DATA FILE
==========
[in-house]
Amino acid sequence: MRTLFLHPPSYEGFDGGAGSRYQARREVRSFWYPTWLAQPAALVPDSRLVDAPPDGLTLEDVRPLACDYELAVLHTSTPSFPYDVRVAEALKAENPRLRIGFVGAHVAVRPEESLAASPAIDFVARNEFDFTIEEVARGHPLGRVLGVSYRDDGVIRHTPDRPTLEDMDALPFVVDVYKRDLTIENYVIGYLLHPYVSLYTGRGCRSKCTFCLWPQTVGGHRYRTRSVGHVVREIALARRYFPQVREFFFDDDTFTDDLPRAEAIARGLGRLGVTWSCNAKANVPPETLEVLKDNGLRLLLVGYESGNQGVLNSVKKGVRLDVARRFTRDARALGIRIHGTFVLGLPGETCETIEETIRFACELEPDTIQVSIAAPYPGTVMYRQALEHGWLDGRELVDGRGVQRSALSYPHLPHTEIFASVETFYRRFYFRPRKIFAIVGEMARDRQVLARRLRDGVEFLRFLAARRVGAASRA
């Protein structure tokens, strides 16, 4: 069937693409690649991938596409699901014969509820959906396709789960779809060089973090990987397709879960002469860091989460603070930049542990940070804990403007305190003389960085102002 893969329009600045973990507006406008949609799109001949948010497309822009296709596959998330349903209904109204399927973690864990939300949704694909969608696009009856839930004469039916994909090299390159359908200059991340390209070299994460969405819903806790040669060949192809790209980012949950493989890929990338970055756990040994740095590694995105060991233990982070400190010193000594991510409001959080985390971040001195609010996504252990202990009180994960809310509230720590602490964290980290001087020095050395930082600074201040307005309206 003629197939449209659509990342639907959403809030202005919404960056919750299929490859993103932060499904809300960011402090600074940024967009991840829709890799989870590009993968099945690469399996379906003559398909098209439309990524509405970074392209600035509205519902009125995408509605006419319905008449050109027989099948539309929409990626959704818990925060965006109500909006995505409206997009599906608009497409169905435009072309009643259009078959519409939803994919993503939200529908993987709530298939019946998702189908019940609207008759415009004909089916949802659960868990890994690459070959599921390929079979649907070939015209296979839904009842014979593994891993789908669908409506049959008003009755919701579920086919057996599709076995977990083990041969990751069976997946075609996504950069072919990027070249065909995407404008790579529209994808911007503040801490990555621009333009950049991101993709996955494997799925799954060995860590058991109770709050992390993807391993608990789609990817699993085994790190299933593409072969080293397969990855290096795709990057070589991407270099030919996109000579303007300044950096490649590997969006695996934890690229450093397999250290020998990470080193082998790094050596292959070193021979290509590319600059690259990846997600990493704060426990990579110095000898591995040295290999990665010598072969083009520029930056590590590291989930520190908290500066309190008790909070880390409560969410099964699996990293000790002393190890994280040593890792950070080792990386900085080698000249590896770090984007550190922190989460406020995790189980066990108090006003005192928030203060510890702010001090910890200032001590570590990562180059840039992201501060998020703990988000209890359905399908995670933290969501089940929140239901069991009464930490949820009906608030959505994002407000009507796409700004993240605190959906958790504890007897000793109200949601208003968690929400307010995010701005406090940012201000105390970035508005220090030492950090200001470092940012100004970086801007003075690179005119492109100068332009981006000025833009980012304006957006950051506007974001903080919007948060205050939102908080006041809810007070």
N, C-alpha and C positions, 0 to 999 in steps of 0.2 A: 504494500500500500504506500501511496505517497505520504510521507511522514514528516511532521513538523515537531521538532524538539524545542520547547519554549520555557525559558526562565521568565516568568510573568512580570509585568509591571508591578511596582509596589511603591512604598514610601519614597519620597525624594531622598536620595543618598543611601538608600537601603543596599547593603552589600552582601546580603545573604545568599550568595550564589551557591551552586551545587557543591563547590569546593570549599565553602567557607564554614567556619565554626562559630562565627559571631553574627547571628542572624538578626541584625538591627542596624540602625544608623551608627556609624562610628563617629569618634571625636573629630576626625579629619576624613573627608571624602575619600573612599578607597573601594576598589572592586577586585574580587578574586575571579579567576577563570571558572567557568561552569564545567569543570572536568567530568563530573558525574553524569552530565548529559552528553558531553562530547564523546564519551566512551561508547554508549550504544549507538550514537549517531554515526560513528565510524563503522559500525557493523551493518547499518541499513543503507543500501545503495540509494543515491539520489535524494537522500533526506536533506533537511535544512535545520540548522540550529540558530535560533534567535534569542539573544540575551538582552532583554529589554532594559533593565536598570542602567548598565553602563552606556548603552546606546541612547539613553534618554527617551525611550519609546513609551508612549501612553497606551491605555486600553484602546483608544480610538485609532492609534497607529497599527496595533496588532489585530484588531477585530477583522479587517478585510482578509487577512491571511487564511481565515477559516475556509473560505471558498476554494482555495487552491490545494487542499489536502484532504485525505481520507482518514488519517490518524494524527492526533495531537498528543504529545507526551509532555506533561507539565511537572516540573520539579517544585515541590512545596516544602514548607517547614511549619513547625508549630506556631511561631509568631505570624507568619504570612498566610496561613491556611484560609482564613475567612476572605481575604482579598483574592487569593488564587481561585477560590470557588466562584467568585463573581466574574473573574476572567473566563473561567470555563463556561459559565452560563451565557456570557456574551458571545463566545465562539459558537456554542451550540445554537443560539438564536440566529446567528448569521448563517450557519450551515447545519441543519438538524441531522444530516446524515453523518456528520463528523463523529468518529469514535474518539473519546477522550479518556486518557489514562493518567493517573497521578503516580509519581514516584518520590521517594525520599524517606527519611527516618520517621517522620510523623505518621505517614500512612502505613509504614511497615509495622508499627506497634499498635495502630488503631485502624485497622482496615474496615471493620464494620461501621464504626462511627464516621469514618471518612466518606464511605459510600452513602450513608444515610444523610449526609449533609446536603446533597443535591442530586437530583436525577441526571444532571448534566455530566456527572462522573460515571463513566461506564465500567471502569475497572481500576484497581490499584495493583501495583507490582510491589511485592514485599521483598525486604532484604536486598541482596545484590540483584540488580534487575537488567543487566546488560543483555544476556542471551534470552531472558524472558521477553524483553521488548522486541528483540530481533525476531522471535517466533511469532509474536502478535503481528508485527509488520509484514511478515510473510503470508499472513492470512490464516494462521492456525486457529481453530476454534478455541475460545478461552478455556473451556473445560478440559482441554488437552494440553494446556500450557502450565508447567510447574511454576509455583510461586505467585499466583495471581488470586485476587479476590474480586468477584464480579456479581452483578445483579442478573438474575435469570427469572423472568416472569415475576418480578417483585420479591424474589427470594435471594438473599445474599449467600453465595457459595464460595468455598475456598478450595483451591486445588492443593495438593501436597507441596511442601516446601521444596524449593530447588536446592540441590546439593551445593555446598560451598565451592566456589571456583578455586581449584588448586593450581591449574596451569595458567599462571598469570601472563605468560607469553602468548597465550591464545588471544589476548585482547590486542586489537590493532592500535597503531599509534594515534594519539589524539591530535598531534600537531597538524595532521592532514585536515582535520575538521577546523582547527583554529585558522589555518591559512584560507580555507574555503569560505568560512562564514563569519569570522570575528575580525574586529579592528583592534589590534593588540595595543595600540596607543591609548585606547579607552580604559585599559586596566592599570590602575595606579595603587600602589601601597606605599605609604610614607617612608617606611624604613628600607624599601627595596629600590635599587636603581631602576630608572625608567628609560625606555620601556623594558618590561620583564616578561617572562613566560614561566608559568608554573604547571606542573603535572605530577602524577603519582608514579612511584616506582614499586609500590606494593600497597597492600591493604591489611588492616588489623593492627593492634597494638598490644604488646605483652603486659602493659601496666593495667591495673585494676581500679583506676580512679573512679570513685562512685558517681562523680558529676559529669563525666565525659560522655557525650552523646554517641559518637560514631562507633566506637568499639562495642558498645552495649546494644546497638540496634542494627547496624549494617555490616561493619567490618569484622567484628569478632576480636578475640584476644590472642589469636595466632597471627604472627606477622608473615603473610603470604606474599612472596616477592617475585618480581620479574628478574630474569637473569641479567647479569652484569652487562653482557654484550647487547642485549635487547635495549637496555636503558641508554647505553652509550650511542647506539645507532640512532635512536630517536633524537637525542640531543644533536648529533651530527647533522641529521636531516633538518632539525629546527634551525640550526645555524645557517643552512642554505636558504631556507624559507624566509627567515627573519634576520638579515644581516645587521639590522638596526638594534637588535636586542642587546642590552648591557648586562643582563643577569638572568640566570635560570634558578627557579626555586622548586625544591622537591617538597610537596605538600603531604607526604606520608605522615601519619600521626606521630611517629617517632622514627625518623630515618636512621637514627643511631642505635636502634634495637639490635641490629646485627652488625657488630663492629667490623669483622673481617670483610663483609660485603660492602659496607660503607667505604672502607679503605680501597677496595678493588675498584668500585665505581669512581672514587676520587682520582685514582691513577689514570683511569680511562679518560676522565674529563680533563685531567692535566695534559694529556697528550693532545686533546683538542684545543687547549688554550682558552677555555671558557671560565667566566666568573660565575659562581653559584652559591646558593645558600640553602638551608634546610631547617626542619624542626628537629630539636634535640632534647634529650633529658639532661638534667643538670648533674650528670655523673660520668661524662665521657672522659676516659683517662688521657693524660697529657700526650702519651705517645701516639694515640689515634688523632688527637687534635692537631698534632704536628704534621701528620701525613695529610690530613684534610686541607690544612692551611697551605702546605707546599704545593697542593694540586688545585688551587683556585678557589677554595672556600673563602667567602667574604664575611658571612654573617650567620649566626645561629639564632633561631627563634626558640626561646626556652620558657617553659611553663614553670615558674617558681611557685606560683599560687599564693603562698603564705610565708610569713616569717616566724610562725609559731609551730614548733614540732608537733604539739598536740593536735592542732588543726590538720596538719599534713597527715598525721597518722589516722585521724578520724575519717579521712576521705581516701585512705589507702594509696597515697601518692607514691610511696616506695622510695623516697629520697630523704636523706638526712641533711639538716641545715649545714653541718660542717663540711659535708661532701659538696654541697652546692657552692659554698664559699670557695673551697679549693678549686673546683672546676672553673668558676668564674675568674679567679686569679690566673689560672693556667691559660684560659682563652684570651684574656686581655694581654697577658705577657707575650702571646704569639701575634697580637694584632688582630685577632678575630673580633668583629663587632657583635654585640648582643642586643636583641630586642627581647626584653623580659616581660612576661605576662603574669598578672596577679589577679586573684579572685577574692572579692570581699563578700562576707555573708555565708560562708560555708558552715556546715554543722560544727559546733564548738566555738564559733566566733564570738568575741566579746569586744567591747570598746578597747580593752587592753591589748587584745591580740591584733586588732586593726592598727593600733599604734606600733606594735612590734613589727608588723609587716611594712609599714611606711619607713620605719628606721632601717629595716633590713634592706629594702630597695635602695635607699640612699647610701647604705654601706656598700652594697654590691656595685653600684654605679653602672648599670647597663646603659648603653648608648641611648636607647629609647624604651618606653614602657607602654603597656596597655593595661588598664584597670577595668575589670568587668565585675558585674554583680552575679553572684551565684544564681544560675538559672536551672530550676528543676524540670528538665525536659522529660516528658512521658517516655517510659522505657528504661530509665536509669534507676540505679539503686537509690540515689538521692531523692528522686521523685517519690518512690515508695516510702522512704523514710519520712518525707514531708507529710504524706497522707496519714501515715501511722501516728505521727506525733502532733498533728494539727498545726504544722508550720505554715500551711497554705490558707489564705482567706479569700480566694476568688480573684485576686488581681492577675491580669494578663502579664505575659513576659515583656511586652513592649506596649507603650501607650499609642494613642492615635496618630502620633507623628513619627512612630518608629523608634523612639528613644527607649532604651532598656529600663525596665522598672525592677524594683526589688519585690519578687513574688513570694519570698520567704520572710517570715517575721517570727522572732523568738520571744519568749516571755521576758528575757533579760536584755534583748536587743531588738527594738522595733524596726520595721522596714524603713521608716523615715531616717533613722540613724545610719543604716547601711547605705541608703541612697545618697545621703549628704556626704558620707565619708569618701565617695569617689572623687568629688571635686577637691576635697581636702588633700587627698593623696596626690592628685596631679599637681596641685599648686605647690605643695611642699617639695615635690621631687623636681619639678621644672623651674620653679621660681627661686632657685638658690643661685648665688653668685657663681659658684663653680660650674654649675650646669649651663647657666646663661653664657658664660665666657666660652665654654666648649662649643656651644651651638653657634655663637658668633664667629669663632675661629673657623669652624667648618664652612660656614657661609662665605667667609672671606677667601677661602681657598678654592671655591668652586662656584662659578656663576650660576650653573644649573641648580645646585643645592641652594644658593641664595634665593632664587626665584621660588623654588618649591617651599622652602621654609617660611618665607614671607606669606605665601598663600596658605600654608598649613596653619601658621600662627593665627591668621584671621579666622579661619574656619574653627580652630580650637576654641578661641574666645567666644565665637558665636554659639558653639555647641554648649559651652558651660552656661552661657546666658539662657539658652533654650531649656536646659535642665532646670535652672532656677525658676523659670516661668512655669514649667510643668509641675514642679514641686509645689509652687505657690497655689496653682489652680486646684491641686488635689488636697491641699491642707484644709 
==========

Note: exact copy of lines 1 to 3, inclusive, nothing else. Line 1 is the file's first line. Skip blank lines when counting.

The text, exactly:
[in-house]
Amino acid sequence: MRTLFLHPPSYEGFDGGAGSRYQARREVRSFWYPTWLAQPAALVPDSRLVDAPPDGLTLEDVRPLACDYELAVLHTSTPSFPYDVRVAEALKAENPRLRIGFVGAHVAVRPEESLAASPAIDFVARNEFDFTIEEVARGHPLGRVLGVSYRDDGVIRHTPDRPTLEDMDALPFVVDVYKRDLTIENYVIGYLLHPYVSLYTGRGCRSKCTFCLWPQTVGGHRYRTRSVGHVVREIALARRYFPQVREFFFDDDTFTDDLPRAEAIARGLGRLGVTWSCNAKANVPPETLEVLKDNGLRLLLVGYESGNQGVLNSVKKGVRLDVARRFTRDARALGIRIHGTFVLGLPGETCETIEETIRFACELEPDTIQVSIAAPYPGTVMYRQALEHGWLDGRELVDGRGVQRSALSYPHLPHTEIFASVETFYRRFYFRPRKIFAIVGEMARDRQVLARRLRDGVEFLRFLAARRVGAASRA
């Protein structure tokens, strides 16, 4: 069937693409690649991938596409699901014969509820959906396709789960779809060089973090990987397709879960002469860091989460603070930049542990940070804990403007305190003389960085102002 893969329009600045973990507006406008949609799109001949948010497309822009296709596959998330349903209904109204399927973690864990939300949704694909969608696009009856839930004469039916994909090299390159359908200059991340390209070299994460969405819903806790040669060949192809790209980012949950493989890929990338970055756990040994740095590694995105060991233990982070400190010193000594991510409001959080985390971040001195609010996504252990202990009180994960809310509230720590602490964290980290001087020095050395930082600074201040307005309206 003629197939449209659509990342639907959403809030202005919404960056919750299929490859993103932060499904809300960011402090600074940024967009991840829709890799989870590009993968099945690469399996379906003559398909098209439309990524509405970074392209600035509205519902009125995408509605006419319905008449050109027989099948539309929409990626959704818990925060965006109500909006995505409206997009599906608009497409169905435009072309009643259009078959519409939803994919993503939200529908993987709530298939019946998702189908019940609207008759415009004909089916949802659960868990890994690459070959599921390929079979649907070939015209296979839904009842014979593994891993789908669908409506049959008003009755919701579920086919057996599709076995977990083990041969990751069976997946075609996504950069072919990027070249065909995407404008790579529209994808911007503040801490990555621009333009950049991101993709996955494997799925799954060995860590058991109770709050992390993807391993608990789609990817699993085994790190299933593409072969080293397969990855290096795709990057070589991407270099030919996109000579303007300044950096490649590997969006695996934890690229450093397999250290020998990470080193082998790094050596292959070193021979290509590319600059690259990846997600990493704060426990990579110095000898591995040295290999990665010598072969083009520029930056590590590291989930520190908290500066309190008790909070880390409560969410099964699996990293000790002393190890994280040593890792950070080792990386900085080698000249590896770090984007550190922190989460406020995790189980066990108090006003005192928030203060510890702010001090910890200032001590570590990562180059840039992201501060998020703990988000209890359905399908995670933290969501089940929140239901069991009464930490949820009906608030959505994002407000009507796409700004993240605190959906958790504890007897000793109200949601208003968690929400307010995010701005406090940012201000105390970035508005220090030492950090200001470092940012100004970086801007003075690179005119492109100068332009981006000025833009980012304006957006950051506007974001903080919007948060205050939102908080006041809810007070």